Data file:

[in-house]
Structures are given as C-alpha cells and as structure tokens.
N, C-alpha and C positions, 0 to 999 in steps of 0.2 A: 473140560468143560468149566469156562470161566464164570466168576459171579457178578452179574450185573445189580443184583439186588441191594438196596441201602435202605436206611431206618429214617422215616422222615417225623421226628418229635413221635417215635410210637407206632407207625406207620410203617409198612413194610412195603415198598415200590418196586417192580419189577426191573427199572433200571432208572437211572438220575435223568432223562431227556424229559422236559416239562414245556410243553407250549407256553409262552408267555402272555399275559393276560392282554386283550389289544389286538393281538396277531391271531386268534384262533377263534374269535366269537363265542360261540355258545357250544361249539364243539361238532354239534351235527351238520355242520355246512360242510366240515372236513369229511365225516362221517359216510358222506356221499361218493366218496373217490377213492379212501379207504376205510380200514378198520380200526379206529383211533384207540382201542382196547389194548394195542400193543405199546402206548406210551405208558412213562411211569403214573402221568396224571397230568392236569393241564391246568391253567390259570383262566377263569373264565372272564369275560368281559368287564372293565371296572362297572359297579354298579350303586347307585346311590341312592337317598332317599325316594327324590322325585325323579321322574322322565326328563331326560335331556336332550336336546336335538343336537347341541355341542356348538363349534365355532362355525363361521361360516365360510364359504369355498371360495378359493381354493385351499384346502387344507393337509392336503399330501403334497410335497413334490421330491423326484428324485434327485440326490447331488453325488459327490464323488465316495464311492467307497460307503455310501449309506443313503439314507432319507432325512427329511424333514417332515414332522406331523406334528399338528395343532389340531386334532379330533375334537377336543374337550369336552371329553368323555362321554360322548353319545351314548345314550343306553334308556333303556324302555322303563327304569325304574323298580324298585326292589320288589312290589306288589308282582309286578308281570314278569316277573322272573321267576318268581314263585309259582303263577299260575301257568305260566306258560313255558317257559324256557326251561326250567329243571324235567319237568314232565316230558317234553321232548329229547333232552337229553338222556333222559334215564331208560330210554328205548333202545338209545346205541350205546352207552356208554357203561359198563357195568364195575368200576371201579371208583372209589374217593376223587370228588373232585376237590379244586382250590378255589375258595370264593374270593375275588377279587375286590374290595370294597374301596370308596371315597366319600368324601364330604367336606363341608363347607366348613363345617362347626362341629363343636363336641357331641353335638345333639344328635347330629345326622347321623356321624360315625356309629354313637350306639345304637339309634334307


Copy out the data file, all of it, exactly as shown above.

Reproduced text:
[in-house]
Structures are given as C-alpha cells and as structure tokens.
N, C-alpha and C positions, 0 to 999 in steps of 0.2 A: 473140560468143560468149566469156562470161566464164570466168576459171579457178578452179574450185573445189580443184583439186588441191594438196596441201602435202605436206611431206618429214617422215616422222615417225623421226628418229635413221635417215635410210637407206632407207625406207620410203617409198612413194610412195603415198598415200590418196586417192580419189577426191573427199572433200571432208572437211572438220575435223568432223562431227556424229559422236559416239562414245556410243553407250549407256553409262552408267555402272555399275559393276560392282554386283550389289544389286538393281538396277531391271531386268534384262533377263534374269535366269537363265542360261540355258545357250544361249539364243539361238532354239534351235527351238520355242520355246512360242510366240515372236513369229511365225516362221517359216510358222506356221499361218493366218496373217490377213492379212501379207504376205510380200514378198520380200526379206529383211533384207540382201542382196547389194548394195542400193543405199546402206548406210551405208558412213562411211569403214573402221568396224571397230568392236569393241564391246568391253567390259570383262566377263569373264565372272564369275560368281559368287564372293565371296572362297572359297579354298579350303586347307585346311590341312592337317598332317599325316594327324590322325585325323579321322574322322565326328563331326560335331556336332550336336546336335538343336537347341541355341542356348538363349534365355532362355525363361521361360516365360510364359504369355498371360495378359493381354493385351499384346502387344507393337509392336503399330501403334497410335497413334490421330491423326484428324485434327485440326490447331488453325488459327490464323488465316495464311492467307497460307503455310501449309506443313503439314507432319507432325512427329511424333514417332515414332522406331523406334528399338528395343532389340531386334532379330533375334537377336543374337550369336552371329553368323555362321554360322548353319545351314548345314550343306553334308556333303556324302555322303563327304569325304574323298580324298585326292589320288589312290589306288589308282582309286578308281570314278569316277573322272573321267576318268581314263585309259582303263577299260575301257568305260566306258560313255558317257559324256557326251561326250567329243571324235567319237568314232565316230558317234553321232548329229547333232552337229553338222556333222559334215564331208560330210554328205548333202545338209545346205541350205546352207552356208554357203561359198563357195568364195575368200576371201579371208583372209589374217593376223587370228588373232585376237590379244586382250590378255589375258595370264593374270593375275588377279587375286590374290595370294597374301596370308596371315597366319600368324601364330604367336606363341608363347607366348613363345617362347626362341629363343636363336641357331641353335638345333639344328635347330629345326622347321623356321624360315625356309629354313637350306639345304637339309634334307